UN Admits Paris Money Grab

Robert P Murphy | IER Back in May, I warned IER readers of just how much money officials from the United Nations wanted to wring from hapless Western taxpayers at the upcoming “climate talks” in Paris. A recent Politico story quotes the UN’s top climate change official to confirm my alarm bells. Americans need to be aware of just how openly major officials—this isn’t some low-level bureaucrat—are talking about enormous transfers of money. Specifically, a November 3 PoliticoPRO piece by Andrew Restuccia (sub required) reported:

[Christiana] Figueres will chair the U.N. climate talks that begin in Paris on Nov. 30, where nearly 200 nations hope to finalize a deal to place limits on heat-trapping emissions and provide financial assistance for poor countries. Climate negotiators have been sharply divided on the amount of money wealthy governments and businesses should put forward to help developing nations build clean energy projects and adapt to a warmer world. Figueres said the goal of mobilizing $100 billion a year from public and private sources by 2020 is just a starting point…“This transformation is not about $10 billion. It’s not about $100 billion. It’s about trillions” of dollars, she said. The key question, she continued, is whether the money that will be invested in infrastructure and urbanization over the coming decades will “go into the technologies of the past, in which case we are majorly screwed, or are they going to go into the technologies of this century?” [Bold added.]
You have to give her credit, Ms. Figueres isn’t shy about stating her agenda. Readers may recall that back in February she said, “This is the first time in the history of mankind that we are setting ourselves the task of intentionally…chang[ing] the economic development model that has been reigning for at least 150 years, since the Industrial Revolution.”


Now some critics would say that I am overreacting, and that this huge effort to overturn the existing economic system and to install a transfer of trillions of dollars away from Western nations is actually nothing nefarious, but just a scientific response to the threat of manmade climate change. However, the ironic thing is that the bare minimum goal of the upcoming Paris talks is to set a ceiling on global warming of 2 degrees Celsius, when the UN’s own climate changes reports don’t justify such a goal.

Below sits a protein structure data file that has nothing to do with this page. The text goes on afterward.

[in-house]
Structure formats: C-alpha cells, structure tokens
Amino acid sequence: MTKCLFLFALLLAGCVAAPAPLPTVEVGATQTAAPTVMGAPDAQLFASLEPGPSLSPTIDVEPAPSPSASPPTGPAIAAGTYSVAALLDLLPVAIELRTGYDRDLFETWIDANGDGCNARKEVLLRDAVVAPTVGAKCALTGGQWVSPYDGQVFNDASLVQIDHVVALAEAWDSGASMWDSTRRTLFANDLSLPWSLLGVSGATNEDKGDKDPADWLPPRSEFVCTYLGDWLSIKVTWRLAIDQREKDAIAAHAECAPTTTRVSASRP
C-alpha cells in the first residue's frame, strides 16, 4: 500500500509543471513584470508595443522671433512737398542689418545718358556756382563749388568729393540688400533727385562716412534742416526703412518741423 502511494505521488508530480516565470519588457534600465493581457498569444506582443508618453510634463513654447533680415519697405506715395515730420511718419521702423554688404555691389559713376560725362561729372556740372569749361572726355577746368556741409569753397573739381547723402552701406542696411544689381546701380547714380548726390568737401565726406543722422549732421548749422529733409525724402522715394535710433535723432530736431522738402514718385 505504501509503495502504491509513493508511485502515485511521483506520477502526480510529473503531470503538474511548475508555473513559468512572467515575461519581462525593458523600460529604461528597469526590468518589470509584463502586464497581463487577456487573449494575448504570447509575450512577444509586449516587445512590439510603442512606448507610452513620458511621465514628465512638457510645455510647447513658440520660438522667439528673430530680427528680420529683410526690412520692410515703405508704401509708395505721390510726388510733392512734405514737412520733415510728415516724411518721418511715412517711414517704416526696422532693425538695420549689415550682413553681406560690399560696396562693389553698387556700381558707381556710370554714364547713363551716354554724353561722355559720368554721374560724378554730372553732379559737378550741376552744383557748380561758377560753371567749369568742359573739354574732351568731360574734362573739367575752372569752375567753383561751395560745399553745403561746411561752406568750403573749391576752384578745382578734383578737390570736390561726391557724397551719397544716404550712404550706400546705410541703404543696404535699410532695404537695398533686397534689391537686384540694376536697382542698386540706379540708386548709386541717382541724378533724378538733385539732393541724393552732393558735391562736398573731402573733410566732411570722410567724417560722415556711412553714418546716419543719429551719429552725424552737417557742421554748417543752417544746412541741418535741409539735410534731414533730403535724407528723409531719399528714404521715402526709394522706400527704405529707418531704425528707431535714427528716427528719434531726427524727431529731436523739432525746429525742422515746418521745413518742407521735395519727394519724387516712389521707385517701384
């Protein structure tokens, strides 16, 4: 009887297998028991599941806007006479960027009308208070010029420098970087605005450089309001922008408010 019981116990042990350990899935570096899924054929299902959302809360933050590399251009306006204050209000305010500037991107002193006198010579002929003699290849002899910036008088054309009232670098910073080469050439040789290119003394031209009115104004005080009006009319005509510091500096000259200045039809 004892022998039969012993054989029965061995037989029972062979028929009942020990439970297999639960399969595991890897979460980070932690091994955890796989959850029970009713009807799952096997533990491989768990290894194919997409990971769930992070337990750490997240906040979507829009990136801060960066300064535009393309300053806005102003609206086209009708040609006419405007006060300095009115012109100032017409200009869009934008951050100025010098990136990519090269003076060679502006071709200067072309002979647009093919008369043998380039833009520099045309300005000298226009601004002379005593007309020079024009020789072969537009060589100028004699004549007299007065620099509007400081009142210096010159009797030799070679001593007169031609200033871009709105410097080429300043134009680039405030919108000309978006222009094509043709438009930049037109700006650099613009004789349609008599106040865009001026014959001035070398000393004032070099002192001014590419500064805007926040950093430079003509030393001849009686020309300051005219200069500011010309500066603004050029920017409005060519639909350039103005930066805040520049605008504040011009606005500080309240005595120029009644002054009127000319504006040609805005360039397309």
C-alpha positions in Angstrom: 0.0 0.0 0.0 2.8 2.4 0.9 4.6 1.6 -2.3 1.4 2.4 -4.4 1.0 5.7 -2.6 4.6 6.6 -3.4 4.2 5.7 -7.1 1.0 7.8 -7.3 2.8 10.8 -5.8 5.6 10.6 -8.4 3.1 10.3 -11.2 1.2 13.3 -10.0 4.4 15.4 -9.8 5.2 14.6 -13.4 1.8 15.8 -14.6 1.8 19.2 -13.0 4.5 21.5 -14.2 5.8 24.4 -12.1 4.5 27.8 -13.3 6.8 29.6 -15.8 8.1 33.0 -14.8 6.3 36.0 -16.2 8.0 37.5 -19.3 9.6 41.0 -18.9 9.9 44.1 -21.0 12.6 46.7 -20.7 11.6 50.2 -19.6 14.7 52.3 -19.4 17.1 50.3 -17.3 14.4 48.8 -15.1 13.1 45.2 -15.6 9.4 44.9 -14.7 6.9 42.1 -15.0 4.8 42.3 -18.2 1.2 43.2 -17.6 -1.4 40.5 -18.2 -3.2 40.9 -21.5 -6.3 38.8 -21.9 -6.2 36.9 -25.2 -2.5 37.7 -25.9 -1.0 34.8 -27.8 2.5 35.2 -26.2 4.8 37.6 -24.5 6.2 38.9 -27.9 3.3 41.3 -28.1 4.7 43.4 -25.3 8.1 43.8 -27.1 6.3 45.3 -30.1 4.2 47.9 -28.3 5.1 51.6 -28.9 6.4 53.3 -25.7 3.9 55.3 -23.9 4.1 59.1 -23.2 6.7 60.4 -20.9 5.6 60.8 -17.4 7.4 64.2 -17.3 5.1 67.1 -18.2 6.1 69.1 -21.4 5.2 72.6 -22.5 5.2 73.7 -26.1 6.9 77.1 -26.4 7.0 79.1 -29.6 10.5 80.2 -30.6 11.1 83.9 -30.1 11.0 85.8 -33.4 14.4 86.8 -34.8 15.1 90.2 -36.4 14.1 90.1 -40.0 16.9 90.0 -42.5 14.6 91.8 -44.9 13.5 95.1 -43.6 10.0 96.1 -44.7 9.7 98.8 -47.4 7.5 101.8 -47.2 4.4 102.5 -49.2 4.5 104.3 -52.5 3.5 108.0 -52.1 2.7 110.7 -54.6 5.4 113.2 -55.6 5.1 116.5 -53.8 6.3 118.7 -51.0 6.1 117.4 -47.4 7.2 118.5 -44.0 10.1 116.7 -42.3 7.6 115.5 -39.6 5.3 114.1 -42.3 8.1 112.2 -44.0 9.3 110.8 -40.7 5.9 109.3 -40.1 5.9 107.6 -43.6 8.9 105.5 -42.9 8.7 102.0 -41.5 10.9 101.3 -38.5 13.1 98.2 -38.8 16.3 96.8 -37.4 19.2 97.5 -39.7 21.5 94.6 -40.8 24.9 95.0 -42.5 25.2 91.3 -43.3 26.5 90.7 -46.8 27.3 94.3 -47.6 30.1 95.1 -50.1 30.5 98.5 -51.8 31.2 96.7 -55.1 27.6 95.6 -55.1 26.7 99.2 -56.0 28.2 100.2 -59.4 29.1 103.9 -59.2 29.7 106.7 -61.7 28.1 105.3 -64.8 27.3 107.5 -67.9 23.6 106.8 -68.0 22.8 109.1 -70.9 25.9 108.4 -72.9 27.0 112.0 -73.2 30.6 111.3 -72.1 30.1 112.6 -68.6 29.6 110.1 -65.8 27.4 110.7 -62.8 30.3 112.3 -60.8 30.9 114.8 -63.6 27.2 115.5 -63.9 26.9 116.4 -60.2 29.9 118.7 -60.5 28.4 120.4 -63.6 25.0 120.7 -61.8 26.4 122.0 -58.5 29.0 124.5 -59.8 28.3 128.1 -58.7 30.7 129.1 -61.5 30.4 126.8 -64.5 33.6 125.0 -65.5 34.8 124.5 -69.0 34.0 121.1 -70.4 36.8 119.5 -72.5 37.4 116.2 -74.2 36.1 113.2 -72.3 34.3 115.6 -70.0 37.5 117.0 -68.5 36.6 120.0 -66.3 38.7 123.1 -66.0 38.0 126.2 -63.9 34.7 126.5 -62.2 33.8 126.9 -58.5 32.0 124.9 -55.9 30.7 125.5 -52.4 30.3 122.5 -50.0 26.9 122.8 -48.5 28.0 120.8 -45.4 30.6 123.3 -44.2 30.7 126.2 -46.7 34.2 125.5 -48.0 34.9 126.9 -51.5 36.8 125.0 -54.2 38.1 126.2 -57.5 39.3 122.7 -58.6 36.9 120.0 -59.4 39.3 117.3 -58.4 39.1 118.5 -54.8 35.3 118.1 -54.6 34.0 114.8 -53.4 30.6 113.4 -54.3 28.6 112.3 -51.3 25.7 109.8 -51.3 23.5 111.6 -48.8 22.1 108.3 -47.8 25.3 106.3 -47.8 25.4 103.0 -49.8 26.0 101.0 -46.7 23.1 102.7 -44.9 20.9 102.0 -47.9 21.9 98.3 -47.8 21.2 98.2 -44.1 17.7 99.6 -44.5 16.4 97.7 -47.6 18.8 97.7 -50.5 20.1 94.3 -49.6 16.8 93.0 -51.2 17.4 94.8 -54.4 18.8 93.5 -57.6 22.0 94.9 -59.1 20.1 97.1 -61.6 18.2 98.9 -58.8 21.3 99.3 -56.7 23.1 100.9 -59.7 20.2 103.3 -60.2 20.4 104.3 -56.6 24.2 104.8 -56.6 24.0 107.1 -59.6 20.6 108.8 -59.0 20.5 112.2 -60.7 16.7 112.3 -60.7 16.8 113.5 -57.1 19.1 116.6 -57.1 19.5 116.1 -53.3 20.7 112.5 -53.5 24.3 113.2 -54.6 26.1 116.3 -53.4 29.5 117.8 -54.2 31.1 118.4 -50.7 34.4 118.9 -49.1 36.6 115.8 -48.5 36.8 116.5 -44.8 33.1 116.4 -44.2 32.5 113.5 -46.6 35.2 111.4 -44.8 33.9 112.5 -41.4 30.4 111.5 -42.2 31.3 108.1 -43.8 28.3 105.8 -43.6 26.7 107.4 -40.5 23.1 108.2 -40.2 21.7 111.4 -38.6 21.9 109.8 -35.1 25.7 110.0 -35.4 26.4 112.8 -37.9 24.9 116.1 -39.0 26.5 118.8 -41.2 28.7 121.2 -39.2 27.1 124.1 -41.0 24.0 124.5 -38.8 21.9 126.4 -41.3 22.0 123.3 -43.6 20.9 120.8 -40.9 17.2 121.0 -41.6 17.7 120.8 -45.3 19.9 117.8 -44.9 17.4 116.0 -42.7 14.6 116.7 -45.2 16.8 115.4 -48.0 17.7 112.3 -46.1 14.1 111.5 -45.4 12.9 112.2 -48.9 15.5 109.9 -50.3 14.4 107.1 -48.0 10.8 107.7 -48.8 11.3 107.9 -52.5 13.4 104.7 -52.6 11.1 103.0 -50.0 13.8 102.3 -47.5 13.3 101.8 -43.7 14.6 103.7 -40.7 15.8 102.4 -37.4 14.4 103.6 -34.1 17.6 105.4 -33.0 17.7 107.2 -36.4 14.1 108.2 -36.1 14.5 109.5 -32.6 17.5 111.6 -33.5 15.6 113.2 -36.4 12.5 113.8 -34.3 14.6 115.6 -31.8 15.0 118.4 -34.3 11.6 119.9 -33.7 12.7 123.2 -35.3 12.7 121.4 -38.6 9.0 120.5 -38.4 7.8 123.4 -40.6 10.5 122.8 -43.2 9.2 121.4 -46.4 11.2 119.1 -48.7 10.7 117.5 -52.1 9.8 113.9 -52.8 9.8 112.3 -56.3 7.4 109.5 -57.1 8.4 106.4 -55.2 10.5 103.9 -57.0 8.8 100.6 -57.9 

I Smell a Carbon Tax

Veteran observers of the politics of energy markets have expressed concern to me that the United States and other Western governments will give some type of non-treaty endorsement to the “climate talks” in Paris, including the pledge of filling the coffers of the Green Climate Fund (yes, that’s the actual term). For example, President Obama has already unilaterally pledged a $3 billion U.S. contribution to the GCF. To be sure, these measures (including the president’s pledge) theoretically all need Congressional approval before the money flows, although we can expect the president to attempt to move money around from various other accounts in the absence of a definite authorization and appropriation to fund his unilateral commitment. What is certain is that the Administration will use the Paris talks to pressure Congress to do and fund what the president wants, arguing that they cannot ruin the United States’ position of leadership on the climate issue. (We heard such language to justify the recent Keystone decision, after all.) More generally, if the president succeeds in putting the United States on the hook for many billions of dollars annually to a Green Climate Fund, many people would matter-of-factly say that the money for this obligation should come from a new carbon tax. Many supporters of a carbon tax have argued that it should be “revenue neutral,” paying for other tax cuts. But with new obligations abroad to a dedicated climate change fund, there is no way for a new carbon tax to be revenue neutral. Conclusion It is fashionable to shut down dissent from massive new government taxes and regulations with the phrase “climate change denier.” Yet one can take the UN’s IPCC reports at face value, if only for the sake of argument, and see that the proposals coming from UN officials have nothing to do with mitigating negative externalities. Instead, as the officials tell us quite openly, those pushing hardest for these measures want to overturn the existing economic order. Stymied in their frontal assault, the proponents of a U.S. carbon tax are checking to see if the back door is barred. The Green Climate Fund is a perfect place for them to try the lock. Source: INSTITUTE FOR ENERGY RESEARCH]]>

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